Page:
To this end, we believe that the experience of otherness—other places, other people, other cultures, other ways of seeing the world, directly, rather than digitally—is a crucial pedagogic priority. It is a tool for developing deep understanding about the interconnectedness and specific nature of many of the issues that we face today, and for fostering a culture of universal compassion and tolerance.
A complete disengagement from dependency on our current fossil fuel economy does not seem a viable option other than in isolated small-scale cases. Rather, a staged strategy for using the potential of the current to secure a smooth graduation to the next step in evolution appears, in our opinion, to be a more sound approach. In spite of your genuine concern, we imagine that you, too, may also find it difficult to cut off completely from dependency on processes, services and products which could still be associated with some measure of adverse impact.
And yet, as we said, you do have a point. So what to do? We propose the following:
- We shall ask participants in the program to travel, to the extent possible, on airlines that have committed to “Eco-Skies” types of programs.
- We shall follow the late Ray Anderson and the practice adopted by his company, Interface, in planting trees for travel. According to Interface, an organization with a commitment to carbon offsets, a tree, in its lifetime, will sequester the carbon generated by 4,000 passenger miles traveled on a commercial jet. Accordingly, we shall plant a tree for every 4,000 miles traveled by participants in the program.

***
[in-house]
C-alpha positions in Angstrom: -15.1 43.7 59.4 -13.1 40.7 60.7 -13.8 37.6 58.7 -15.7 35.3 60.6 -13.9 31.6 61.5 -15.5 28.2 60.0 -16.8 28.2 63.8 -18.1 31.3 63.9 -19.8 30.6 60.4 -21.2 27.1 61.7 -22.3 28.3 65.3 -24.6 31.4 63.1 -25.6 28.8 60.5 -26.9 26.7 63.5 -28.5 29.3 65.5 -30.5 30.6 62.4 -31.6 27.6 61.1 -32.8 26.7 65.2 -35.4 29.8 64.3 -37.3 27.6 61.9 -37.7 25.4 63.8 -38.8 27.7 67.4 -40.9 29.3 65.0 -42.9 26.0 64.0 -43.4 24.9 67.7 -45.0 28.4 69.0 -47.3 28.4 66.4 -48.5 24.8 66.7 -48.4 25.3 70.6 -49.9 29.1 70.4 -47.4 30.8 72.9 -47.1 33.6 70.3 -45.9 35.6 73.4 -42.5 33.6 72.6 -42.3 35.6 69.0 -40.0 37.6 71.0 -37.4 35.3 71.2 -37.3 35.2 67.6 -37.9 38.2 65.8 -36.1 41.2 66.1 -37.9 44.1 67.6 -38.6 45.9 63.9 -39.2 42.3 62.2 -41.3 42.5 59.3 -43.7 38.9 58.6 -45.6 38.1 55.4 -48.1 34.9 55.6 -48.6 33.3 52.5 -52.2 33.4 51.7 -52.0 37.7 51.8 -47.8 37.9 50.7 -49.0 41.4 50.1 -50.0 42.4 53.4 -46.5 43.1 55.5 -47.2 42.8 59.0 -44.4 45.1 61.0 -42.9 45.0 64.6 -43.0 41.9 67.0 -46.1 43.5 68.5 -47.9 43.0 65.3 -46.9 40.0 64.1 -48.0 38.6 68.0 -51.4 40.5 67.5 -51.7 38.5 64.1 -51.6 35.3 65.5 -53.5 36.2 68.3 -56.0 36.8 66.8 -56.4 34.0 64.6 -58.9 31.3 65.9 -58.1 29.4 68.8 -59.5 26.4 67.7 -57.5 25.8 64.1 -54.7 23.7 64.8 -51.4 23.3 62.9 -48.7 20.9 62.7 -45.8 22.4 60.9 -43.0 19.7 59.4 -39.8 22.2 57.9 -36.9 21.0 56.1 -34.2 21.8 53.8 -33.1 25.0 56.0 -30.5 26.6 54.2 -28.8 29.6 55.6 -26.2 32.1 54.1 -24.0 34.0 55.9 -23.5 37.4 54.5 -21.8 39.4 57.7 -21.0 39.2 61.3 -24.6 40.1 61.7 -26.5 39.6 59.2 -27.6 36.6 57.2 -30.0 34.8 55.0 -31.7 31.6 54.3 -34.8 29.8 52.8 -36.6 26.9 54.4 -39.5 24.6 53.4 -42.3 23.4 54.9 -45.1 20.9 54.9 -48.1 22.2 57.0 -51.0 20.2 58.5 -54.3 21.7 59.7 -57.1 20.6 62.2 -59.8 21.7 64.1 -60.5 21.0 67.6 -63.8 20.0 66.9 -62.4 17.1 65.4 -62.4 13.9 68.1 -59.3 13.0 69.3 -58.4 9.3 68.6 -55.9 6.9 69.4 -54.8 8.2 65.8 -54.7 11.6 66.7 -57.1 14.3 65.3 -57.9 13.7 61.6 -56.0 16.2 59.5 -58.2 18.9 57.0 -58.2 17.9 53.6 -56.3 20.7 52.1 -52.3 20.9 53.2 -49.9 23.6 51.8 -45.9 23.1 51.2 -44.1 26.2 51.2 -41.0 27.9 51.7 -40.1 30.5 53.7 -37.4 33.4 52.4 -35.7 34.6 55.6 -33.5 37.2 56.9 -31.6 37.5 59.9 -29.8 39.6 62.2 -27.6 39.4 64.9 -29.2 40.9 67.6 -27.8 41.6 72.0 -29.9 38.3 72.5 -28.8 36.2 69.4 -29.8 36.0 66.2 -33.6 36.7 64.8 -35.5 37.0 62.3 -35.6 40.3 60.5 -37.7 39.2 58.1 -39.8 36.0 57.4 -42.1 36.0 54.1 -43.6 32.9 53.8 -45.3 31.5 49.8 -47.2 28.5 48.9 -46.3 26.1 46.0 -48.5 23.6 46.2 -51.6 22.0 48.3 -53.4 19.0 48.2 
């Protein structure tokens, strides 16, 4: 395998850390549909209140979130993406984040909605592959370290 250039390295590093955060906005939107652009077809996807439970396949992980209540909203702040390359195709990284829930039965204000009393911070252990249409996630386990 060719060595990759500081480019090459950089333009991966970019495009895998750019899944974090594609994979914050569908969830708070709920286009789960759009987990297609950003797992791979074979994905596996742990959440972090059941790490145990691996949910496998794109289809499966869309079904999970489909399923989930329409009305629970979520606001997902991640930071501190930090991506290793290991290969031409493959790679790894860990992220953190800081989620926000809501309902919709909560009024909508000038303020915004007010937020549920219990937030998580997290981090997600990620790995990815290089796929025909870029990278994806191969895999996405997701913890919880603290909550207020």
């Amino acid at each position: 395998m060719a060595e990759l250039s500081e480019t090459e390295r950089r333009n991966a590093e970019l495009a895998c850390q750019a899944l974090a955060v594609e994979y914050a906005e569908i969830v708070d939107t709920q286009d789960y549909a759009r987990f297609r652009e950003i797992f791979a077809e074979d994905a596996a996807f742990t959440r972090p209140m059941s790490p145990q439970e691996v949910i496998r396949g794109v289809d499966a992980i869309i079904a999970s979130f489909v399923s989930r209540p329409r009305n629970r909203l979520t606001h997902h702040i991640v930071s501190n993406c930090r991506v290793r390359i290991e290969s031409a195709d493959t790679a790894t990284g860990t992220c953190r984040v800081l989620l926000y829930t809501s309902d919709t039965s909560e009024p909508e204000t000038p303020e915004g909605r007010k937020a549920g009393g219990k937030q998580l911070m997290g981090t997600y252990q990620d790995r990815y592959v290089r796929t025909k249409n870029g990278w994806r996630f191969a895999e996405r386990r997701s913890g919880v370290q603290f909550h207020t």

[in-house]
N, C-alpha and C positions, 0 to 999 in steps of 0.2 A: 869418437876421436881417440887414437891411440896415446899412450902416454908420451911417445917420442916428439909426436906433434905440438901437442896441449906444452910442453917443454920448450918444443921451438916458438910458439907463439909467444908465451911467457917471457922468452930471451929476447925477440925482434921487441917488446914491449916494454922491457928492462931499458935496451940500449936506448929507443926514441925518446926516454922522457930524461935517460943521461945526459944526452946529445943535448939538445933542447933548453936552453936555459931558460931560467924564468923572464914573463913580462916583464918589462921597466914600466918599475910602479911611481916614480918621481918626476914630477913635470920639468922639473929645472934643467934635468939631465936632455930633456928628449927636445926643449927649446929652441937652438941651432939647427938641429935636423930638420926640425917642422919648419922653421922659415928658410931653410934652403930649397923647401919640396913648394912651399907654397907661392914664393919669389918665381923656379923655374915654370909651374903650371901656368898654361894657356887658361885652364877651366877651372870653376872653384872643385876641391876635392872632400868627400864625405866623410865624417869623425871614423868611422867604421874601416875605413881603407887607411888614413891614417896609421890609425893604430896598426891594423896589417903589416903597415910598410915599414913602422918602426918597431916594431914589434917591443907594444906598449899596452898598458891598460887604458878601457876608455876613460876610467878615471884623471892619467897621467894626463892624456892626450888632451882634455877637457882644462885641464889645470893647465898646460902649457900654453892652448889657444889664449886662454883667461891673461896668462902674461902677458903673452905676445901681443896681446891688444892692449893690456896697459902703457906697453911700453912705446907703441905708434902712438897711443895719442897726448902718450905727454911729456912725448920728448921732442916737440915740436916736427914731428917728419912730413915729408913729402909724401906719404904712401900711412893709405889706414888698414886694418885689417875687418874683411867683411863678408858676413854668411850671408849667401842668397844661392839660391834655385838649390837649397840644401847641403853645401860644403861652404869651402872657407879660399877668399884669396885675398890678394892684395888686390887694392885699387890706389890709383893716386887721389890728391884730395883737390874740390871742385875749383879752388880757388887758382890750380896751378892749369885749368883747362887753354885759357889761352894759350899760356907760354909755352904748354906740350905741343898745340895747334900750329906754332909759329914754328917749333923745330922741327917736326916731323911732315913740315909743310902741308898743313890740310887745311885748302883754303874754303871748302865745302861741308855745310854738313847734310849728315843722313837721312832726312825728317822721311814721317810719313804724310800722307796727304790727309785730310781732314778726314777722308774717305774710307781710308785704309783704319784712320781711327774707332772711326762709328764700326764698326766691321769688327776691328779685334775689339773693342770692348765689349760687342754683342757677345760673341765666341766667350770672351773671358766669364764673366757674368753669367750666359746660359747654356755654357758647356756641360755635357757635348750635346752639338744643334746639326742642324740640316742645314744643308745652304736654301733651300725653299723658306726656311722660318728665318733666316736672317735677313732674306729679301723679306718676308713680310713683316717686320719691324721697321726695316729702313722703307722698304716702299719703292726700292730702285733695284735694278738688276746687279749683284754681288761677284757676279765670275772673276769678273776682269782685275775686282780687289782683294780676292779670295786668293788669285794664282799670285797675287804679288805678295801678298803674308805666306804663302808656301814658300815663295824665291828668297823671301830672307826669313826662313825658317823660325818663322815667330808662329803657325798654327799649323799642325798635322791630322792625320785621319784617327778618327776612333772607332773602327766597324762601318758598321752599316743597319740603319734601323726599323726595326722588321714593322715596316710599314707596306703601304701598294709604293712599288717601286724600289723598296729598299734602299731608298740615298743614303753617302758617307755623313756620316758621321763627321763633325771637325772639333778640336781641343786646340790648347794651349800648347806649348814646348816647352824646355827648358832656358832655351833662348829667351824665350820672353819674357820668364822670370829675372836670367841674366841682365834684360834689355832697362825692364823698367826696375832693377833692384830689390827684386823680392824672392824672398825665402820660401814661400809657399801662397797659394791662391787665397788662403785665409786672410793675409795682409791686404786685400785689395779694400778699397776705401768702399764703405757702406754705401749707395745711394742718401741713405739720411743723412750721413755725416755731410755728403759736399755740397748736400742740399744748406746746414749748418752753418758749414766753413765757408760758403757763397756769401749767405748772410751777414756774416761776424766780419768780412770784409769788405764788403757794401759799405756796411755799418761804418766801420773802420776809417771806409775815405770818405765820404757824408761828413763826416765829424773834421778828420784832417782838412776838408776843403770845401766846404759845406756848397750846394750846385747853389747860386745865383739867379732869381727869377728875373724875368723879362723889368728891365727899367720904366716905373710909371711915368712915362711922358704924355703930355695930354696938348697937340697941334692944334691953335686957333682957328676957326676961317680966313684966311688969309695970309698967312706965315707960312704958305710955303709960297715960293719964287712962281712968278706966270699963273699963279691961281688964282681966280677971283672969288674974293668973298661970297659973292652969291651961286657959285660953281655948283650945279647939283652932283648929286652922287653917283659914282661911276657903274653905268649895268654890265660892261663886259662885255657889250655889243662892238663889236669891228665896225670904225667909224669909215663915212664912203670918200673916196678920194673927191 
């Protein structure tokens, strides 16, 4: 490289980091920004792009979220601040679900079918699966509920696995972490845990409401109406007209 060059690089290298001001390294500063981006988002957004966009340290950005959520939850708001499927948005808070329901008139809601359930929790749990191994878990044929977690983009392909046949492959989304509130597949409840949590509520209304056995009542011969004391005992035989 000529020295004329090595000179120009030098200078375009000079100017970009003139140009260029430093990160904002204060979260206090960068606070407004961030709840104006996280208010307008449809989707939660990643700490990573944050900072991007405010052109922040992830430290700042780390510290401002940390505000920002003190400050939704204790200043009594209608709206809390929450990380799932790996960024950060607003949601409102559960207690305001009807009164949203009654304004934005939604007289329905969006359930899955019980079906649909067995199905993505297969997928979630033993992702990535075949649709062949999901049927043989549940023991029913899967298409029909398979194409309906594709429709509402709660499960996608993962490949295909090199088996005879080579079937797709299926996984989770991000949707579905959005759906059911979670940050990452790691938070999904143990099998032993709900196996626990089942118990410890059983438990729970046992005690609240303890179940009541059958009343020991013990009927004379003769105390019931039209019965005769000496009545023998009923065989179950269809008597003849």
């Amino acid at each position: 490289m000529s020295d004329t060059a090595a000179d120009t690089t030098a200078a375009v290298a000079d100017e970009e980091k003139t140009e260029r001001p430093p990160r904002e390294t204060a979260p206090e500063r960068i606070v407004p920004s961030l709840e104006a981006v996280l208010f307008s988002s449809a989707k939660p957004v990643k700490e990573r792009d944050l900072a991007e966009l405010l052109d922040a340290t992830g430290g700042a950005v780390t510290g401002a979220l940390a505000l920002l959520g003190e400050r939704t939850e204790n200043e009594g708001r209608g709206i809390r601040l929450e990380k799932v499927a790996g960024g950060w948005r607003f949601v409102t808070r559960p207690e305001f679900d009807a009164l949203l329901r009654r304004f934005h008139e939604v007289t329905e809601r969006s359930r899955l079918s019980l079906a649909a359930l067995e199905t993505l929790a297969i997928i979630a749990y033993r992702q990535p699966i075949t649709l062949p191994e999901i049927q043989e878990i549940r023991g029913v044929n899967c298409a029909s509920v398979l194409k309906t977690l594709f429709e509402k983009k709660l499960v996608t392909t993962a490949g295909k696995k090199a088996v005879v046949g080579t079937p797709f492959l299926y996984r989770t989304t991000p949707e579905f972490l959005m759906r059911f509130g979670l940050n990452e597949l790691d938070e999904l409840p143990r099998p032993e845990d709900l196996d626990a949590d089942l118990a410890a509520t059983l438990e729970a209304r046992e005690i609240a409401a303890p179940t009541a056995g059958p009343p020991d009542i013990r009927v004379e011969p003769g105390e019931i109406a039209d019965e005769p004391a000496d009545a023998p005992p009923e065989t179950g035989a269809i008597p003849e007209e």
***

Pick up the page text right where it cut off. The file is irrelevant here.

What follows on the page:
- Finally, we would like to post your message, along with this response, on the program’s blog in order to encourage a conversation on the important question that you have raised.
We look forward to hearing from you.
Michael Ben-Eli and the GSF team
Dear Michael Ben-Eli,
Thank you very much for your in-depth response!
I do realize that to actually allow a global consciousness on regulative ideas such as sustainability, peace, justice et cetera, we first need to get connected, and this is kind of difficult via Skype, and easier via real-life handshakes, talks and hugs. I basically agree on most of what you said. However, I remember the words of my history teacher, who said that every time people attempted to reach a goal with means that are not in harmony with the values represented by the goal, the attempt failed (classic examples like waging war to achieve peace, then causing more violence, are numerous). And if we are honest, there are ways to travel more eco-friendly, like ships, cars, etc. Planes are simply the best time-saving machines, a great symbol for both progress but also the machinization of the human scale of speed which outruns the scale of speed according to which planet Earth ticks and reproduces. I am hoping you and your students will find innovative solutions to questions like these in your seminar!
I really like your ideas on how to “compensate” the miles traveled!
I wish you, your teachers and all students of the GSFP an amazing time in Costa Rica!,
What do you think? Leave us a comment!